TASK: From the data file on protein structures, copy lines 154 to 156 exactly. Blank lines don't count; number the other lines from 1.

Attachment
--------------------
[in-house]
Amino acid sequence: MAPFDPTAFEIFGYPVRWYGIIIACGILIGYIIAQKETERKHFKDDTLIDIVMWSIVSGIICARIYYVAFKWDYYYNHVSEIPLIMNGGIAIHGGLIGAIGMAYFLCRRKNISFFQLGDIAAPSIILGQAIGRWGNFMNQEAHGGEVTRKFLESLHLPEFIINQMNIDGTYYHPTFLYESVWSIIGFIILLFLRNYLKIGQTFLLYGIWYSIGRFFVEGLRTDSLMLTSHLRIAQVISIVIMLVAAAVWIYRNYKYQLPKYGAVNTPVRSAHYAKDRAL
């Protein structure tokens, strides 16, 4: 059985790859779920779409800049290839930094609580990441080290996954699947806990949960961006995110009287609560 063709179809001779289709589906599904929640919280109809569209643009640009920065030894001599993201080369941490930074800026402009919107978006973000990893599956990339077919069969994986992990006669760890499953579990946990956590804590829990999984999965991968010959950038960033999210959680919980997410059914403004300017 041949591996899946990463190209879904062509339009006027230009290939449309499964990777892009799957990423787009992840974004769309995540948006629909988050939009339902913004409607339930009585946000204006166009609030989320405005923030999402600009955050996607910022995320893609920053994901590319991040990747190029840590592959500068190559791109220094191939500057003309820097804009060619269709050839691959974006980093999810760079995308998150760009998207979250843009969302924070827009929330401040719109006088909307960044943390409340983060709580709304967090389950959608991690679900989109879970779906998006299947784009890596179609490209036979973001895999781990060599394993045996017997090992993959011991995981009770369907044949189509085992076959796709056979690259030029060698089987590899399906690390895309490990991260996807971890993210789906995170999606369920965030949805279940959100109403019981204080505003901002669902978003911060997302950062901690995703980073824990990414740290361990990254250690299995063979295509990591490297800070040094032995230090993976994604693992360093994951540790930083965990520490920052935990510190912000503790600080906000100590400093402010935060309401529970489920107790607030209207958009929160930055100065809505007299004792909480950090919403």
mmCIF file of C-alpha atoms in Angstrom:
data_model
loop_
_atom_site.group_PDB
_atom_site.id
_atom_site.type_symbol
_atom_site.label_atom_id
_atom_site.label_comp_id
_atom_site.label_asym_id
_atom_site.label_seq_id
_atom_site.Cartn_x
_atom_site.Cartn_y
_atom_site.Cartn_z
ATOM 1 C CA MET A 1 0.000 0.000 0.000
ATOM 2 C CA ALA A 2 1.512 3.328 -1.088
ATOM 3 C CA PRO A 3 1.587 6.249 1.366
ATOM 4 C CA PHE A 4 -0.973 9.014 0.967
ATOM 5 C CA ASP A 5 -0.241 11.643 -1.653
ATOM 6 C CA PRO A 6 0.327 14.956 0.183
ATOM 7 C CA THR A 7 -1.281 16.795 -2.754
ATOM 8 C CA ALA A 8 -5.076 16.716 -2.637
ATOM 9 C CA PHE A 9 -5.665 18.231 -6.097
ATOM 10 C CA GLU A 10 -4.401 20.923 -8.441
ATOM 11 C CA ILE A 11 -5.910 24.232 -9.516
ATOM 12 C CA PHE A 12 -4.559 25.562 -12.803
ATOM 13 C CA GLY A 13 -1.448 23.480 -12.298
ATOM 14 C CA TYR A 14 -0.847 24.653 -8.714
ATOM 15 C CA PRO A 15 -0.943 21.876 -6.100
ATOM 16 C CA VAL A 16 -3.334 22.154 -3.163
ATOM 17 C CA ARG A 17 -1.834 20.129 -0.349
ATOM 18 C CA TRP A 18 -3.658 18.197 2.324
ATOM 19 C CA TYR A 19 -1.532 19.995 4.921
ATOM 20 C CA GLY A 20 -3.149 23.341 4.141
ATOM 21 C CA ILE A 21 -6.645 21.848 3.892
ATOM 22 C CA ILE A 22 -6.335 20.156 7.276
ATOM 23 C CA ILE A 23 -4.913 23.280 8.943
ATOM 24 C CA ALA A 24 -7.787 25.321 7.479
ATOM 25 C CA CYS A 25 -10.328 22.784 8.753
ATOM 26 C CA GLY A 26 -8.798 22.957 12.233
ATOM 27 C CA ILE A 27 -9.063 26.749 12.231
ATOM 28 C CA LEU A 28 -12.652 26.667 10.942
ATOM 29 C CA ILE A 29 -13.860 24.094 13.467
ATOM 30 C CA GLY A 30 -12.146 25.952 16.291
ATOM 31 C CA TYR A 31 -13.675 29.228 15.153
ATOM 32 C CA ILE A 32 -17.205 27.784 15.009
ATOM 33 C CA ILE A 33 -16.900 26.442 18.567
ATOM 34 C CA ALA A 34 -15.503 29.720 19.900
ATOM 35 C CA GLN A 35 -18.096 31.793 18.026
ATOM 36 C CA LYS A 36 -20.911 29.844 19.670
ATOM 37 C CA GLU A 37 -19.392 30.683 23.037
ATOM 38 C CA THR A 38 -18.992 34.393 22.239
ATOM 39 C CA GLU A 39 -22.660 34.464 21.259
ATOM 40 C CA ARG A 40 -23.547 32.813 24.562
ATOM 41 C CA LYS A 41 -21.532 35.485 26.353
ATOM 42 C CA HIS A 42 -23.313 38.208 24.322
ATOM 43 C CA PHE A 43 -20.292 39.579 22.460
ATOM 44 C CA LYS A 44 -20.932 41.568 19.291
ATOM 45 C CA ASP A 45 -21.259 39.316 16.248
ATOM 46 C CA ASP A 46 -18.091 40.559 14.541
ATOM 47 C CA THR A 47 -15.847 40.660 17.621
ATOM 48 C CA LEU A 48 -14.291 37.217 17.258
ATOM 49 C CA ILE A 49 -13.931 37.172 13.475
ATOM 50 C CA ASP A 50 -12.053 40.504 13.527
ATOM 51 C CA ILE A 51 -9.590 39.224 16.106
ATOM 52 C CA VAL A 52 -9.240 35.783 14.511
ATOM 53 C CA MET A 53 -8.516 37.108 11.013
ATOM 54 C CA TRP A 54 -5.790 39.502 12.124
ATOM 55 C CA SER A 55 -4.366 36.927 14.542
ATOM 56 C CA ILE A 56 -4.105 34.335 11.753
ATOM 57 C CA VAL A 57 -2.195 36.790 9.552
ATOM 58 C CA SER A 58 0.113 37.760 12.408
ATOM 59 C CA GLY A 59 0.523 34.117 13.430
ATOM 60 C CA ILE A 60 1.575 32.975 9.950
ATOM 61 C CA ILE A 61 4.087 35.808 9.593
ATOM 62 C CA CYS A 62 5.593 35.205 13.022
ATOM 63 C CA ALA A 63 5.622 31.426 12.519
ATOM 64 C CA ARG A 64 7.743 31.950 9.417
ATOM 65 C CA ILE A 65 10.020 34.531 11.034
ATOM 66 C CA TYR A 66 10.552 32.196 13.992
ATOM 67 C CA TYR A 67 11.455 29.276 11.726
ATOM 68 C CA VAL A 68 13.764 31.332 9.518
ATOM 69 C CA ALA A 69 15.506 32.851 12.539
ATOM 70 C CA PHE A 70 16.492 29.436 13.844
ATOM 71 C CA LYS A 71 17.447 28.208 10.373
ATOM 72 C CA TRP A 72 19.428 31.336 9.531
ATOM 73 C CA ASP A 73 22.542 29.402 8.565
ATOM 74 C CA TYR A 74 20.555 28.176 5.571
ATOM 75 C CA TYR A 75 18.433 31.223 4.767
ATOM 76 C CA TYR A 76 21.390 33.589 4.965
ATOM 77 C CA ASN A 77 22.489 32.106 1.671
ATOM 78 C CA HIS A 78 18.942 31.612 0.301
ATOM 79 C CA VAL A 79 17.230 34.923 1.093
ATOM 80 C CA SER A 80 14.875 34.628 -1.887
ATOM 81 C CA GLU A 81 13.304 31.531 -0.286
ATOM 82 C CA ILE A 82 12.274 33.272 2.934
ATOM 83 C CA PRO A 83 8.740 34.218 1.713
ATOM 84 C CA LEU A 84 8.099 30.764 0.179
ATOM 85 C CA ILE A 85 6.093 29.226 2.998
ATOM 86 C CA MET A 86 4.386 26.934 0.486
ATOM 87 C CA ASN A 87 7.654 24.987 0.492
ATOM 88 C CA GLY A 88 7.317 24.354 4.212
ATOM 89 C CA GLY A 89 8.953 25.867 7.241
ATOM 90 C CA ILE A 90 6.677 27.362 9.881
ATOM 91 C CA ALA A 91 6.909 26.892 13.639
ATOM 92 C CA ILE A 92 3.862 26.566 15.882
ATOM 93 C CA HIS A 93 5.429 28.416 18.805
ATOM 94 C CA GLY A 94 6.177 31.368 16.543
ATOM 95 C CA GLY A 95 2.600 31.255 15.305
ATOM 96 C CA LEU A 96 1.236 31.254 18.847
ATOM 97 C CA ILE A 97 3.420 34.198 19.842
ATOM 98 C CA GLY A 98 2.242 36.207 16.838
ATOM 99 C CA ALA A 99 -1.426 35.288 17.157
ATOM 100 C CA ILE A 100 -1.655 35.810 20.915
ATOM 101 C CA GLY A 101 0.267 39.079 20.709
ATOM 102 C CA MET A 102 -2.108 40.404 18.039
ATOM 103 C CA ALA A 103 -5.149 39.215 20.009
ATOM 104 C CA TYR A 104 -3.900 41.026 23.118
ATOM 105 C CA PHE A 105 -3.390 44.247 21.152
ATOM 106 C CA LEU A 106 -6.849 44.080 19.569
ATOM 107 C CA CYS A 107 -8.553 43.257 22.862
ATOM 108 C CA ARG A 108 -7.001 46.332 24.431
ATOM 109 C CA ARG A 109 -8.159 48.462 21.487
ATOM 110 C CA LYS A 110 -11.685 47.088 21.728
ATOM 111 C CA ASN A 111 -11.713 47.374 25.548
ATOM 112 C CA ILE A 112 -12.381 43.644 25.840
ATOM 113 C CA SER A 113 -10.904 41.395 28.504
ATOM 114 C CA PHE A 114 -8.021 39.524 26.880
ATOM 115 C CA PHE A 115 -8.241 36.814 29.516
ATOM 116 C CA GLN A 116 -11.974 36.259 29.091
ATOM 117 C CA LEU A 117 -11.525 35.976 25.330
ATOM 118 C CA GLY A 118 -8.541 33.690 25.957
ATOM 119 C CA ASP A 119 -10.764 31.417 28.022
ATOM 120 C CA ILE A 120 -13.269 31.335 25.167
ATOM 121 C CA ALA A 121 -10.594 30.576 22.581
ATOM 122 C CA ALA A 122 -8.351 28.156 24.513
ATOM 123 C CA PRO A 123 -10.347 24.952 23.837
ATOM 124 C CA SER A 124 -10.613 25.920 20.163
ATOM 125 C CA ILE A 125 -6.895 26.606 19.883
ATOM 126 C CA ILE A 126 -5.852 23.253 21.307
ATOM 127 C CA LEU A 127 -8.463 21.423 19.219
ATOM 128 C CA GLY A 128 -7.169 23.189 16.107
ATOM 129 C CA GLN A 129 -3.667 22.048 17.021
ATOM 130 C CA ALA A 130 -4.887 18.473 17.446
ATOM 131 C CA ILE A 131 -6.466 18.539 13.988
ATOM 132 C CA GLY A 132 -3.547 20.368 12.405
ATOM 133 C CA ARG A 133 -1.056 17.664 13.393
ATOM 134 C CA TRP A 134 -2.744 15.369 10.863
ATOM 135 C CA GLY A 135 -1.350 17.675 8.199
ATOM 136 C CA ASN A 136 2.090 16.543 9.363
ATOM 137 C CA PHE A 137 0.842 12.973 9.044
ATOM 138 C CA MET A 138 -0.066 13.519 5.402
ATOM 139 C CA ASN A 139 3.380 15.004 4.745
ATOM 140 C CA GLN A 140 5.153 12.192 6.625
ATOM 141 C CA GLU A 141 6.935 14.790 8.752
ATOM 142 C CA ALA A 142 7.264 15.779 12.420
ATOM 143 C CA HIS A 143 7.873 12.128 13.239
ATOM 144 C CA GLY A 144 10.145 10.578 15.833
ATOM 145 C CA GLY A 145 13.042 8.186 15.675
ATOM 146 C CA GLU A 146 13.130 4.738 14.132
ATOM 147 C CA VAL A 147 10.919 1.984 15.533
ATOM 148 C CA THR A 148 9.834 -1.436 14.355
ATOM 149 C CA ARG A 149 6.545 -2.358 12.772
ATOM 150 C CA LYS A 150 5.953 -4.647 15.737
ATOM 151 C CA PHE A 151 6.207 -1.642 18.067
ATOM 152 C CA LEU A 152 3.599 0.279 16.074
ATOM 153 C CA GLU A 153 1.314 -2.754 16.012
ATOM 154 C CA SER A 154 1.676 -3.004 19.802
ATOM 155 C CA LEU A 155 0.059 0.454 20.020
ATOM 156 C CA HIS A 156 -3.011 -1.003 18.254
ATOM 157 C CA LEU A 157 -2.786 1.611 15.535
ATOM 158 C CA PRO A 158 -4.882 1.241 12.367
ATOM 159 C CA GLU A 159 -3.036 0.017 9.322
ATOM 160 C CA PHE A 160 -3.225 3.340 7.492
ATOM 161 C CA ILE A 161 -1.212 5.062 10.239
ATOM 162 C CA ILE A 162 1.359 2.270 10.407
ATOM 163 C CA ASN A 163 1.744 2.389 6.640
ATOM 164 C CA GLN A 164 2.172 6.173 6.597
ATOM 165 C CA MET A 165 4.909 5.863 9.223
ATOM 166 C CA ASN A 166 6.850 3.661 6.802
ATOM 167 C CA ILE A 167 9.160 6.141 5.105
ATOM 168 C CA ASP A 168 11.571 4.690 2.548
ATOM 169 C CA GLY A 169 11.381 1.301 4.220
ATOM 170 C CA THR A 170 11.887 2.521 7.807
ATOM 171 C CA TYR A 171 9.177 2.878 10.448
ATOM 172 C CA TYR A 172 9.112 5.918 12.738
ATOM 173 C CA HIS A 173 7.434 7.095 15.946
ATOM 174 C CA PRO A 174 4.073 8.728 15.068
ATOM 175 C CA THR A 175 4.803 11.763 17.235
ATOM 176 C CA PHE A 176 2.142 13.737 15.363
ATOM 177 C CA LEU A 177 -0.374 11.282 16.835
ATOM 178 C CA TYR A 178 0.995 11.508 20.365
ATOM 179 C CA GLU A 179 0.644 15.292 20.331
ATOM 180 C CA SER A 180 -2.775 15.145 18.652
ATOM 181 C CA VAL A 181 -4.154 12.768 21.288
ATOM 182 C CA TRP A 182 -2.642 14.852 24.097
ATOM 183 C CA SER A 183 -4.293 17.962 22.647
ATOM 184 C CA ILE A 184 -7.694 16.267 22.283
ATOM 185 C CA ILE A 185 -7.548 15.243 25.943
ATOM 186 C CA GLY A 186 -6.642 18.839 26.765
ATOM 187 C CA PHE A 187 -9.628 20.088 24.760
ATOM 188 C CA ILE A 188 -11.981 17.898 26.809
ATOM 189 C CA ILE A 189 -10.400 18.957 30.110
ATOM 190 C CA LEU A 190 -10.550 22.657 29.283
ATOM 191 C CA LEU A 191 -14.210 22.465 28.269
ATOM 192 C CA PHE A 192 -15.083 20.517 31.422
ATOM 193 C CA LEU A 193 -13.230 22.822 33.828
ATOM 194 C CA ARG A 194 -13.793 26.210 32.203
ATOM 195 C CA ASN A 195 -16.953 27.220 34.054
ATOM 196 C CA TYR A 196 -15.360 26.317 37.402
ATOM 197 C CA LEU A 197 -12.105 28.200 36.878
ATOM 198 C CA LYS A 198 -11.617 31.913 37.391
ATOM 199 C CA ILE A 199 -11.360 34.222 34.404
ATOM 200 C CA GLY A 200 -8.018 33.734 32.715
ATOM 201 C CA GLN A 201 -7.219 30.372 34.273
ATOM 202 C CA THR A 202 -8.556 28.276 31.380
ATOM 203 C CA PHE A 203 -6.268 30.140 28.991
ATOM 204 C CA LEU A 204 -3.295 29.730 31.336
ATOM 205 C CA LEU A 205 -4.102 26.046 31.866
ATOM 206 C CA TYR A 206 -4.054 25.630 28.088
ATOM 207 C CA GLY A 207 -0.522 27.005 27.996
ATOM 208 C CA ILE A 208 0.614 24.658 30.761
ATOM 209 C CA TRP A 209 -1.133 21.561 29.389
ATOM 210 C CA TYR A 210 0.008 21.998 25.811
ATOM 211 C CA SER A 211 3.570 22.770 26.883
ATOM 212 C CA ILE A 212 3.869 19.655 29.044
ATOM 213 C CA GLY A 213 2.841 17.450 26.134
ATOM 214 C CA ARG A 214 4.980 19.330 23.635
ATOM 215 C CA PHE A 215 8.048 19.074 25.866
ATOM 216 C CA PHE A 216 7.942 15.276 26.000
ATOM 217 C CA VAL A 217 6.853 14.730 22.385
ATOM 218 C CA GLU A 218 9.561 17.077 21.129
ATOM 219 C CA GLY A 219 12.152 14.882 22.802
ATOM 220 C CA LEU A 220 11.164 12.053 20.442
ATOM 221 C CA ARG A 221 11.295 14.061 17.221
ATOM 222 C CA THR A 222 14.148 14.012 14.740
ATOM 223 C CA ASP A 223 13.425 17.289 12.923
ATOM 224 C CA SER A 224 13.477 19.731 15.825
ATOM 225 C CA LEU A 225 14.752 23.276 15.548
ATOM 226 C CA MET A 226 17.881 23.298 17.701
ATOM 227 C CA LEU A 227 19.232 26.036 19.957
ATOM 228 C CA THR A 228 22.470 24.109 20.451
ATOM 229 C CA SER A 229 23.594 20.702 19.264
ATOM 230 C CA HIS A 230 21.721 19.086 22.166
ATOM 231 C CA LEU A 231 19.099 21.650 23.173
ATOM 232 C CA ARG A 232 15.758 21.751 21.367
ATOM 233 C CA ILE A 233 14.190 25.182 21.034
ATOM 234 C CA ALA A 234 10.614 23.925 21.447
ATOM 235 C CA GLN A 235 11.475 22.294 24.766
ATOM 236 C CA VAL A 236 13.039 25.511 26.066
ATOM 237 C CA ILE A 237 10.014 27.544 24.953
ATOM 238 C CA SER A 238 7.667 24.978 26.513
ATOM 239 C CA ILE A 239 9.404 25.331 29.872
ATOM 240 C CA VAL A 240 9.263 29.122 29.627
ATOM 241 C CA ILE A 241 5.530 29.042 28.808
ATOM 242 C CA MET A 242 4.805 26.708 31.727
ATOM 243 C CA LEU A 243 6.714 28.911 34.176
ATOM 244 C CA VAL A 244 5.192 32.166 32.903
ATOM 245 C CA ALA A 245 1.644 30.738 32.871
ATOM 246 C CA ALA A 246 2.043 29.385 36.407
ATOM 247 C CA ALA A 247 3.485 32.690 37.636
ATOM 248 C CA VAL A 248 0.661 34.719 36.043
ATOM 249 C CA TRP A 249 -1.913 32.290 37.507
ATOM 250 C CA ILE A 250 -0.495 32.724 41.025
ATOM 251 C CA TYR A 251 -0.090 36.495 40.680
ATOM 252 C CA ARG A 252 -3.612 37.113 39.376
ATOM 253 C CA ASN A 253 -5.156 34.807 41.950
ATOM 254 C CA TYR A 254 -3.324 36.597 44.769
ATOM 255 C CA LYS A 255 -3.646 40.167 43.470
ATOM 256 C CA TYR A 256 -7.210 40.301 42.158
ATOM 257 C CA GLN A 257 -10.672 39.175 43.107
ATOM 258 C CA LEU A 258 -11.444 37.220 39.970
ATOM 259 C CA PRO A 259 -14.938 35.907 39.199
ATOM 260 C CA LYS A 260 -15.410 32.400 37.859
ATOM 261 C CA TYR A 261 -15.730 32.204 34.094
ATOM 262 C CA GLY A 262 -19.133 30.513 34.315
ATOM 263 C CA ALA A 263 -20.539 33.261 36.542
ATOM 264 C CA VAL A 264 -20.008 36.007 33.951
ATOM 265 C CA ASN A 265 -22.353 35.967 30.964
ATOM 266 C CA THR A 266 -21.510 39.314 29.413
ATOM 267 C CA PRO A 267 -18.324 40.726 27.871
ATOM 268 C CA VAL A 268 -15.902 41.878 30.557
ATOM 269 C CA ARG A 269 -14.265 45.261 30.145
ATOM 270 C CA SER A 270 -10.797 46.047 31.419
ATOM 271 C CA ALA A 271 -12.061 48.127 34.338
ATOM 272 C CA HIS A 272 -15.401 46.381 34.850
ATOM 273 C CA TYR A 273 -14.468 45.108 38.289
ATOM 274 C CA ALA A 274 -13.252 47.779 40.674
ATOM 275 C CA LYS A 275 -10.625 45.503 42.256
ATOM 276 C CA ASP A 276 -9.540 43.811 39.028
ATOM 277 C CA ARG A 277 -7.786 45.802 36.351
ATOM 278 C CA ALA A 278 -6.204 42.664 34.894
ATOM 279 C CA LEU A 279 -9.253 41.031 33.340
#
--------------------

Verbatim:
ATOM 138 C CA MET A 138 -0.066 13.519 5.402
ATOM 139 C CA ASN A 139 3.380 15.004 4.745
ATOM 140 C CA GLN A 140 5.153 12.192 6.625